of the University of Florida in Partial Fulfillment of the Requirements
for the Degree of Doctor of Philosophy


A BEHAVIORAL APPROACH TO WATER RESOURCE MANAGEMENT

By

Roy Burke III

June, 1974


Chairman: Dr. Edwin E. Pyatt
Co-Chairman: Dr. James P. Heaney
Major Department: Environmental Engineering Sciences


Water resource management spans all of those water-related

events from initial awareness of needs to final implementation of water-

related activities. The current sense of floundering and frustration

relative to this management cycle can be attributed to inadequate plan-

ning approaches and techniques which have not kept pace with evolving

requirements.

According to the current status of planning thought, this

disparity between capabilities and requirements can be addressed by

providing a "linkage" between scientific technical intelligence and

organized societal action. To identify the proper linkage one may

start with the larger social system and attempt to identify the key

mechanism; or, the analysis can begin at the lowest level of functional

planning subsystems and move upward to define the appropriate link.

Using Parsons' General Theory of Action and Ozbekhan's General Theory

o f 'ranrniig as the beginning point for each strategy, the same

phenomenon is identified as the proper linking mechanism and, thus,








as the most sensitive place to begin the study of water resource

management difficulties. The decision and the decision making process,

in all its complex forms, can be used as the common denominator or

common unit of analysis. Each problem can be identified by the

manner in which decisional requirements are not met; each recommended

solution can be cast in terms of proper decision and model specifications.

By viewing water resource management from this decisional

perspective, one can identify several fundamental problem components

which must be addressed explicitly:

(1) Complexity. The problem is characterized by complexity and
complex interactions. Our lack of ability to handle complexity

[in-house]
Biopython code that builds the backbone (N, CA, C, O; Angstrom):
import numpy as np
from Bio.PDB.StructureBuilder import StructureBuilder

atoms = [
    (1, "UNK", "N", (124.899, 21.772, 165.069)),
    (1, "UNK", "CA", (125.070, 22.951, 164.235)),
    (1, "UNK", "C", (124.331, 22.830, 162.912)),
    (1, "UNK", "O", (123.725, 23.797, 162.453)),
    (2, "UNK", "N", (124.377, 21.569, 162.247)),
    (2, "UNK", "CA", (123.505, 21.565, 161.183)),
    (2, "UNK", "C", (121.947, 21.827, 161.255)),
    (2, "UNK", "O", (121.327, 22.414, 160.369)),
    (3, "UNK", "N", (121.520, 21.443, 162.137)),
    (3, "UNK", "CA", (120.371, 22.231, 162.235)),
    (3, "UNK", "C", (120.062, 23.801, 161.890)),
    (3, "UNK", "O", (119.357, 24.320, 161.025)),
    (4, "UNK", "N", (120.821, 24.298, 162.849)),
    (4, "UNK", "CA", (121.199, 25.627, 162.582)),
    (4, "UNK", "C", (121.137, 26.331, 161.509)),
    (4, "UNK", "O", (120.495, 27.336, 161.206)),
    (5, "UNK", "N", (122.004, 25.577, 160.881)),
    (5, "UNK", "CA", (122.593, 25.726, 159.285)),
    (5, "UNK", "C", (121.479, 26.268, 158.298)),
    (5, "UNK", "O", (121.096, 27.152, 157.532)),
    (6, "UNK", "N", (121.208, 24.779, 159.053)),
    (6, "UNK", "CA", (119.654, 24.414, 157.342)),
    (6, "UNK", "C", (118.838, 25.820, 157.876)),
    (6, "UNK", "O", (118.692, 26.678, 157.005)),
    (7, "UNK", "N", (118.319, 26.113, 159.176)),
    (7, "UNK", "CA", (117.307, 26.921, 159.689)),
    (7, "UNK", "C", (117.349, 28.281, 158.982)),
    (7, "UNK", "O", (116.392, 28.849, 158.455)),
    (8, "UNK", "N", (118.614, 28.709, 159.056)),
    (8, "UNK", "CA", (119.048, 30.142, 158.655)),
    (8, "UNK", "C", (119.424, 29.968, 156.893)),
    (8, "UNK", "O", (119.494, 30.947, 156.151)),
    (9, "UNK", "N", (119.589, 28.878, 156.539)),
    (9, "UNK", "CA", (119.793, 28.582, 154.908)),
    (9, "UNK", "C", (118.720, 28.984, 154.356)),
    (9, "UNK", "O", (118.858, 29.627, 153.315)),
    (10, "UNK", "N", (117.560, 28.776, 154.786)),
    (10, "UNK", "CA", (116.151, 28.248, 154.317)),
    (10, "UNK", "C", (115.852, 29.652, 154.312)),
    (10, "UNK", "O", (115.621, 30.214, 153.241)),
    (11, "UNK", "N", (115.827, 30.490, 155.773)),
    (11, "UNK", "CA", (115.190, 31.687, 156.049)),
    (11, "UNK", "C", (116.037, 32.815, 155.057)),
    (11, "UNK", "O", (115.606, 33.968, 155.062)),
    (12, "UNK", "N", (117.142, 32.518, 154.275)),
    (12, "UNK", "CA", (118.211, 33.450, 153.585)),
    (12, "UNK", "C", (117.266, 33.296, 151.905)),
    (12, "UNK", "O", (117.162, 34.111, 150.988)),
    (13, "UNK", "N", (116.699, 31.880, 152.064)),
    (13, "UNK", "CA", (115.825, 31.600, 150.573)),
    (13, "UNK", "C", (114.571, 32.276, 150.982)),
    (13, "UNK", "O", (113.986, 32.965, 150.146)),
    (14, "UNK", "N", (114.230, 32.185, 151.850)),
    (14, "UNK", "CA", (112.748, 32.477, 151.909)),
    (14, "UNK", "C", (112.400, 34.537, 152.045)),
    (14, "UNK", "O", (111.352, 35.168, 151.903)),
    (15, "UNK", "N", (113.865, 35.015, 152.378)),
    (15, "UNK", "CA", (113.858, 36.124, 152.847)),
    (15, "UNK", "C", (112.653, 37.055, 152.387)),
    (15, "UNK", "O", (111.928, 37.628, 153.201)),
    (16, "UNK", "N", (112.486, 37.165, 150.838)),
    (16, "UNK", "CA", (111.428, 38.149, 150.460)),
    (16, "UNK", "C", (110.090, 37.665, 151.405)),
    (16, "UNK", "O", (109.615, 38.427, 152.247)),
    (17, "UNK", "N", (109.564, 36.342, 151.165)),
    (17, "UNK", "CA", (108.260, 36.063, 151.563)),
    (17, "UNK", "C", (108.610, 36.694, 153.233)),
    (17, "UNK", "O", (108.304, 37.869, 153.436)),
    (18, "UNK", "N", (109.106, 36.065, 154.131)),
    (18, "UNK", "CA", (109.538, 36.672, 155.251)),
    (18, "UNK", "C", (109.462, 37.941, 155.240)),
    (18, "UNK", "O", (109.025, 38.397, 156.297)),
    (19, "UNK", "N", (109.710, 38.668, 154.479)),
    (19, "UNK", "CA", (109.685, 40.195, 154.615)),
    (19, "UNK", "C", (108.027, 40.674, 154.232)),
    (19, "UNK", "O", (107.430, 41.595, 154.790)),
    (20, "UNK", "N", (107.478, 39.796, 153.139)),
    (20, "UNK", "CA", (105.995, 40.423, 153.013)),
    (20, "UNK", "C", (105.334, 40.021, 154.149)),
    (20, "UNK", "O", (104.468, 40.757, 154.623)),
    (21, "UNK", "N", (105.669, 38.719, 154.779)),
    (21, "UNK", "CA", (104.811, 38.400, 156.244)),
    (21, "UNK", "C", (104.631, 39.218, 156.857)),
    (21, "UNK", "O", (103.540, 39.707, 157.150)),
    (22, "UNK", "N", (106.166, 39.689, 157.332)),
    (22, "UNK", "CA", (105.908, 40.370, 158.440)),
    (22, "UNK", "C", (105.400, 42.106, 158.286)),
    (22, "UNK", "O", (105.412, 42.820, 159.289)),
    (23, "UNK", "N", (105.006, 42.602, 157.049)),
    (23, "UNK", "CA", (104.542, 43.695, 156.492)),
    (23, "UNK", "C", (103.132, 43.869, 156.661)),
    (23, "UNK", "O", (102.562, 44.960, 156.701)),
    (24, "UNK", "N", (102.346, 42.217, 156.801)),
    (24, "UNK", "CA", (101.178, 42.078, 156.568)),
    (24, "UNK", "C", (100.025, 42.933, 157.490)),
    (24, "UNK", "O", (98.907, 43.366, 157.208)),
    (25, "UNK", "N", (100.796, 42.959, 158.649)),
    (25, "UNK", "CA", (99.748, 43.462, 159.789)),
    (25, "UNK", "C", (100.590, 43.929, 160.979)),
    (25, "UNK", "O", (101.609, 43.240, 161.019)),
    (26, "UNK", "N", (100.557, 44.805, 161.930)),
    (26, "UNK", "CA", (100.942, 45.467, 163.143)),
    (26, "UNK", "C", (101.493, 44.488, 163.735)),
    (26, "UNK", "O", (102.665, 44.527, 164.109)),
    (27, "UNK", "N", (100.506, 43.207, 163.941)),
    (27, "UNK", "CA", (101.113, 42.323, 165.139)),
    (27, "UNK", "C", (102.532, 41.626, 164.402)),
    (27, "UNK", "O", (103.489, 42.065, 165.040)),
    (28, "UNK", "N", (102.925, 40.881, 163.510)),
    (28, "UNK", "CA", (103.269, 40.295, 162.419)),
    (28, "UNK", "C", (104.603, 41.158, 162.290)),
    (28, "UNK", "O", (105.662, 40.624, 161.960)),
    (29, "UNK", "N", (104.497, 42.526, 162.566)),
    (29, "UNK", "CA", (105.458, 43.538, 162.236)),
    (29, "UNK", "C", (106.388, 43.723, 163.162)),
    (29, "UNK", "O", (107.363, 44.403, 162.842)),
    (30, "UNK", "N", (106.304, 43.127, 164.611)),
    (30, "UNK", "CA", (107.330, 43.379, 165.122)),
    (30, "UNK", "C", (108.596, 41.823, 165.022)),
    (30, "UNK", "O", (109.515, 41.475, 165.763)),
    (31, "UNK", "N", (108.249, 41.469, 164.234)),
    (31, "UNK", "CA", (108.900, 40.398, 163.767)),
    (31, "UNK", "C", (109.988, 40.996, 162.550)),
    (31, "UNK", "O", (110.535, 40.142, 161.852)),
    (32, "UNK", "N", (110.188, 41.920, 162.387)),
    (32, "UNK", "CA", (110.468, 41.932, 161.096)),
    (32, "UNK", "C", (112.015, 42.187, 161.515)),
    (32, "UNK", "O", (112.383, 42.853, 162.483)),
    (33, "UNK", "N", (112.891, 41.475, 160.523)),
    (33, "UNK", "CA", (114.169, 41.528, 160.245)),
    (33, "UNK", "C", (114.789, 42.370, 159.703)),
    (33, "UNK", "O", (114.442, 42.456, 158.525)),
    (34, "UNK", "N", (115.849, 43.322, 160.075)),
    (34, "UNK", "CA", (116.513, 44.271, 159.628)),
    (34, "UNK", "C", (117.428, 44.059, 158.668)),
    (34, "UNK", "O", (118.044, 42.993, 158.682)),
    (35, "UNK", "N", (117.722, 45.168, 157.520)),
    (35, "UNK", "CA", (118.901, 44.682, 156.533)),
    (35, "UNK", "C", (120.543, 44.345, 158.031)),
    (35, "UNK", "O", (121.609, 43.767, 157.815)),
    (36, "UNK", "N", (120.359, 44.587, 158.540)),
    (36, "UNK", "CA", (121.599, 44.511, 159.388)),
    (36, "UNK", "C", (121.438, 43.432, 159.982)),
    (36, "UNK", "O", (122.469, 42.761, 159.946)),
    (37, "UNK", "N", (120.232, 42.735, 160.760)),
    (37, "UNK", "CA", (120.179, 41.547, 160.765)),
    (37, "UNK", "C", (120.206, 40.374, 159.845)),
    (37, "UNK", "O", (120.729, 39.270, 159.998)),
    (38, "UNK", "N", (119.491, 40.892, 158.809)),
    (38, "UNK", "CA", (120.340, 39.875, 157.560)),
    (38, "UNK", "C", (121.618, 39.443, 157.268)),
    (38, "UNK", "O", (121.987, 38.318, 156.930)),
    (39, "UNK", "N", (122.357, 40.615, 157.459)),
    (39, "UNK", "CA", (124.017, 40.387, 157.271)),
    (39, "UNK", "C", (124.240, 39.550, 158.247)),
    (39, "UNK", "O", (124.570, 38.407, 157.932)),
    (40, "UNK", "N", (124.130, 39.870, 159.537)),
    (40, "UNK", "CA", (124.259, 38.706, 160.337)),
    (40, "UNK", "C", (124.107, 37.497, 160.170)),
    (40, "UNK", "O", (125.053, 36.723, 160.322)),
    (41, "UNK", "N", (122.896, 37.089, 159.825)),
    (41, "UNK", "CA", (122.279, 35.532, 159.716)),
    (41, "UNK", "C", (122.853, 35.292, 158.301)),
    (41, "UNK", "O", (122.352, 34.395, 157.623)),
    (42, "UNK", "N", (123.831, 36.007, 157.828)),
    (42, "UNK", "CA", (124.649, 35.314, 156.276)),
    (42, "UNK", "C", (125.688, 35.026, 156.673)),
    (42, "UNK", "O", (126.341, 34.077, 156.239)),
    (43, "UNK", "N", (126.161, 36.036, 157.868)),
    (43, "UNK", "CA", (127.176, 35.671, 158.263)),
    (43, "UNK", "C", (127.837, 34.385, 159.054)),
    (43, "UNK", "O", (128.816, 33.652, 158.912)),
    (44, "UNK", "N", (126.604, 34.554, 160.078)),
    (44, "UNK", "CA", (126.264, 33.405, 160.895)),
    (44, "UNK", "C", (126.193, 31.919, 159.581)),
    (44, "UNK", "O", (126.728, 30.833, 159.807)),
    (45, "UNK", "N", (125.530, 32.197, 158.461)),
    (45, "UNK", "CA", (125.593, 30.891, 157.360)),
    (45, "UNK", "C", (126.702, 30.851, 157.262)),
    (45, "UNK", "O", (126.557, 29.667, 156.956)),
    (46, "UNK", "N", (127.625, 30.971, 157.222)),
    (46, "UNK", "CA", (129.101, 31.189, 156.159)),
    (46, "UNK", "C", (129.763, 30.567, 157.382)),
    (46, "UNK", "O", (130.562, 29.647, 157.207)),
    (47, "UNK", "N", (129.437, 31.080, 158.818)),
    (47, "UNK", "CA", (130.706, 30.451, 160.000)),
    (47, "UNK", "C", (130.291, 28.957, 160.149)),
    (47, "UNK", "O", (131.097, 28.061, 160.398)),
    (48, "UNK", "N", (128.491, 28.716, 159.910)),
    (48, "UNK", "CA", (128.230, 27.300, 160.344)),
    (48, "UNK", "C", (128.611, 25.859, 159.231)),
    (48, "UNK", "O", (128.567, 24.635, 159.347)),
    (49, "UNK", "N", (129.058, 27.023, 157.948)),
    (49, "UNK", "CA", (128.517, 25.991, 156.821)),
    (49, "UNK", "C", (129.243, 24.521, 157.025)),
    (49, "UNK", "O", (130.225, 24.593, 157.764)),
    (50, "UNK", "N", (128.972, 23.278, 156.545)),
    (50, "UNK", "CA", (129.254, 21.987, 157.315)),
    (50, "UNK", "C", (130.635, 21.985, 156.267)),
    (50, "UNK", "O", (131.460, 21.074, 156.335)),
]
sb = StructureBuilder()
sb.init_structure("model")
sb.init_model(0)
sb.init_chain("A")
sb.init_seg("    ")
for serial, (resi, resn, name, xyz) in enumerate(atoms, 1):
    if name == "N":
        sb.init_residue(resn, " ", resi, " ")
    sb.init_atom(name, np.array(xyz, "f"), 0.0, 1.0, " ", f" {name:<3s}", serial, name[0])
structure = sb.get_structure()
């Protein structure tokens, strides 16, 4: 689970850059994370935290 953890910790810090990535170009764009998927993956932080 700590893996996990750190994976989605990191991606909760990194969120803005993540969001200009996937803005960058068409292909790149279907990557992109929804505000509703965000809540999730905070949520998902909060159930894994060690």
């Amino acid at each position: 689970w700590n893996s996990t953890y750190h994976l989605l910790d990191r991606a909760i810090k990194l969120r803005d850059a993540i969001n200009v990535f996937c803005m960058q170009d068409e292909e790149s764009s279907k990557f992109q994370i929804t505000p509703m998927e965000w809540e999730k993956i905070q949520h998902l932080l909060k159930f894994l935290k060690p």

(a) forces us to simplify the problem until our solutions are
unrepresentative, (b) creates intangible factors and external
effects which disrupt solutions, and (c) forces decision making
to higher levels away from responsiveness to local conditions.

(2) Collective action and collective resources. Water management
requires a collective decision process for resources which are
collectively owned. Current practices often proceed as if the
opposite were true.

(3) Normative content. Value dynamics is the first-order consider-
ation in water management, and thus, explicit normative statements
are required to describe what "ought" to be done. Current prac-
tices deliver very restricted normative commitments and therefore
need adjustment by behavioral considerations: (a) planning must
focus more heavily on people, not things, and their values, pre-
ferences, attitudes, opinions, behavior, and so on, (b) plan
formulation and program implementation need equal visibility in
terms of the social decision process which links them
together.

To face these difficulties and to correct for existing inade-

quacies a planning-bargaining arena must be superimposed over planning

behavior. This arena might exist as a legitimized decision authority,

or it might exist in concept only and thus serve as a guide or organ-

izing mechanism. In either case, the arena would be composed of


xlii








interested groups, agency representatives, technical personnel, and

others involved in water issues.

In the absence of a formal structure to house this arena,

one might superimpose political simultaion over technical processes

as a means of investigating pertinent variables in the external planning

environment. A planning agency might be interested in (1) a social

ranking of alternative plans, (2) identifying major issues to be

expected, (3) exposing winners and losers relative to proposed plans,

(4) revealing the likelihood of acceptance and implementation, (5) inves-

tigating the effects of alternative decision rules, and many others.

This type of information should enhance the incorporation of many

important factors into the planning process, but the probability of

making a decision maker's job easier is not very good.


xliii














CHAPTER I


THE CHANGING SOCIETAL CONTEXT


Societal decisions that are made in ignorance of
the values of the populations affected by the
decisions frequently have unexpected results.

--Robin M. Williams, Jr. [1967, p. 28]


The Water Management Syndrome


Contemporary water management practices, which germinated under

philosophies of big construction and comprehensive planning, have

changed very little over the last 30 years. However, the societal

context for water planning has changed substantially even to the extent

that planning and evaluation procedures themselves have become the

focus of water-related conflicts. Thus, it has become necessary, if we

expect success in our planning efforts, to investigate the external

planning environment and, if possible, to redefine water resources

management to conform to these fluid external requirements.